Studio: Uncork’d Entertainment
Director: Matt Hish
Writer: Ian Ascher, Chris Freeman, Matt Hish
Producer: Joe Isgro, Autumn Federici, Chris Freeman, Justin Jones, Joseph Khoury
Stars: Rib Hillis, Jessica Morris, Hannah Cowley, Dane Hillis, Vivienne Bollinger, Neil Dickson, Judd Nelson
A family tragedy unlocks a mysterious connection to a Viking bloodline and a small town protecting a dark secret.
“Haunting of the Innocent” is a movie with unique ideas for a thriller centered on Norse mythology that buries itself under slow mounting exposition with a shovel of mismatched framing devices. Initial intrigue from the Viking angle sustains interest for a while, but what the film offers in originality cannot overcome a leisurely build pushing back against any momentum.
The story starts with a suburban home invasion that results in a violent sexual assault. A meanwhile scene follows and shows the victim’s husband carrying out an affair with a co-worker at his swanky Los Angeles architecture firm. It is an odd introduction to the film’s presumed heroine, as being sexually violated is the first action she is depicted in, and being married to a louse is the first fact known about her. These may qualify as story beats, but not necessarily as sound character development.
Recovering from the trauma takes the couple and their young son to a small town where they plan to stay with grandfather Erik. Thornby is a town rich in Viking tradition stretching back to a fabled history involving a warrior colony beset by a seductive witch. Whispers of runic symbols and tales of fair-haired maidens with gladius-wielding swordsmen complete the backstory of Nordic heritage that gives “Haunting of the Innocent” an original backdrop to set its story against.
Unfortunately, the remainder of the screenplay and the subsequent cinematic delivery puts those original pieces on an unoriginal playing board of possession through the ages, small town secrets, and centuries-old revenge. All the front-loaded promise of premises rarely, if ever, seen before in this style of film end up setting the stage for a plot lacking the fearlessness to carry these ideas into truly unseen territory.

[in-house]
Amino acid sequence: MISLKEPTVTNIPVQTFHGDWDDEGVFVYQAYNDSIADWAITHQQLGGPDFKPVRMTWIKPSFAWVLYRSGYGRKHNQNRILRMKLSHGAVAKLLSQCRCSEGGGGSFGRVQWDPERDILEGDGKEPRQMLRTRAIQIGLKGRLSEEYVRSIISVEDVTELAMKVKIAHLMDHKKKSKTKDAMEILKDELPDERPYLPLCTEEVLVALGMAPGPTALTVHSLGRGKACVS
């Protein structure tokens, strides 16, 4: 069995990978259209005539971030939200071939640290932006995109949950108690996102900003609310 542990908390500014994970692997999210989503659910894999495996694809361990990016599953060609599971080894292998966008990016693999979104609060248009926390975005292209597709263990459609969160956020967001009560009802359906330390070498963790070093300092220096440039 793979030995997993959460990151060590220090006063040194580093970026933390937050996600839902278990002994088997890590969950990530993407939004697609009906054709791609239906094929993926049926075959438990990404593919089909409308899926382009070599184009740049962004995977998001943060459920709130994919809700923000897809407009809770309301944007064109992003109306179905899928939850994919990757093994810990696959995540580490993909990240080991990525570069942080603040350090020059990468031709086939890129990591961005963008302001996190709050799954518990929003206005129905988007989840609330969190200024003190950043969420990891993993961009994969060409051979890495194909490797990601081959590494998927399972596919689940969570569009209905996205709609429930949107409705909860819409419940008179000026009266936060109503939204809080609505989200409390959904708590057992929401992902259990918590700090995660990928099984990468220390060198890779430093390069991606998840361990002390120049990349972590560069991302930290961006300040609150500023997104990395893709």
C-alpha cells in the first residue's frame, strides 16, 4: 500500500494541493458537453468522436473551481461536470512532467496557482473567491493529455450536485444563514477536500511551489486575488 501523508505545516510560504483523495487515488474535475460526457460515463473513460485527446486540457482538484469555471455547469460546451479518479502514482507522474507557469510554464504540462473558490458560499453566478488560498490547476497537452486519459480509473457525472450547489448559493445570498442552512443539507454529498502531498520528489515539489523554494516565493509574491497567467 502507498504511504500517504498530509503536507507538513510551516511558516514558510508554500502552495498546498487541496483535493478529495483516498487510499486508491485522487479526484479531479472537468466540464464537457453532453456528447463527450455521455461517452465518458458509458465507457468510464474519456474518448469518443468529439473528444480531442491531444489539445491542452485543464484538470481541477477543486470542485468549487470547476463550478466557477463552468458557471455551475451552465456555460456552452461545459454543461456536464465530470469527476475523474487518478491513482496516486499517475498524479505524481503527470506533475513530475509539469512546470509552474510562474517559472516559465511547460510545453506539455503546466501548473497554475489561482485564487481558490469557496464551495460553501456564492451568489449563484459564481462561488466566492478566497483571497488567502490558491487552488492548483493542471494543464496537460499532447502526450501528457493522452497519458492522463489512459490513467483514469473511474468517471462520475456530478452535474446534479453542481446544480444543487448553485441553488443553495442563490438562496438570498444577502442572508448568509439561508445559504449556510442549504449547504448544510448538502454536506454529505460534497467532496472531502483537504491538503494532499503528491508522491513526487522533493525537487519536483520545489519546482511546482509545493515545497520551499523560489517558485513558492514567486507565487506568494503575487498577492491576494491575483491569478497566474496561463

It’s a disappointment too, because “Haunting of the Innocent” has the initial appearance of a production that could buck the expectation of poor value from a low-budget indie horror film premiering at Redbox. Until a fiery bone pit explosion that ironically does not look so hot, subtle digital FX blend effectively into scenery without sticking out like a bright red bandaged thumb. Spare use of CGI is wisely employed as an enhancement instead of as a crutch with simple shots like cawing crows and burning wisps of smoldering embers.
The worst thing that can be said about the cinematography and the score is that they do not stand out as particularly noticeable. That is partly attributable to a production playing it safe, and partly due to serviceable standards that at least never call attention to themselves because of any amateurism on display.
Despite a sharp enough look and captivating kickstart, “Haunting of the Innocent” never establishes a rhythm that can move it past some cardboard characterizations, e.g. a cheating husband and a grandfather who doesn’t think his son-in-law is good enough for his daughter, and a flatlined pace. “Haunting of the Innocent” seems to build towards peaks that never come, making for a movie that exists in a low trough for the crux of its runtime.
While the movie itself rightly credits Judd Nelson with an “and” before listing him last in the opening actor names, the movie’s cover art puts Nelson above the title. Even if there are still people out there drawn to a movie because of his singular presence, it is a misguided incentive since he appears in just three brief scenes with throwaway dialogue in only two of them.
In fact, those scenes could be cut from the movie entirely and nobody would notice or care, probably Judd Nelson included. And that is a summation of the greatest problem for “Haunting of the Innocent.” It has too many unnecessary pieces gumming the gears of what could have been a memorable indie thriller.
Somewhere in there is a story with horsepower and ideas with enough tread to take it somewhere interesting. Without a proper tuneup to its screenplay and its delivery however, the film cannot help but stall in the middle of the road while its engine floods with mortar-thick tempo and its tires are deflated by routine convention.
Review Score: 65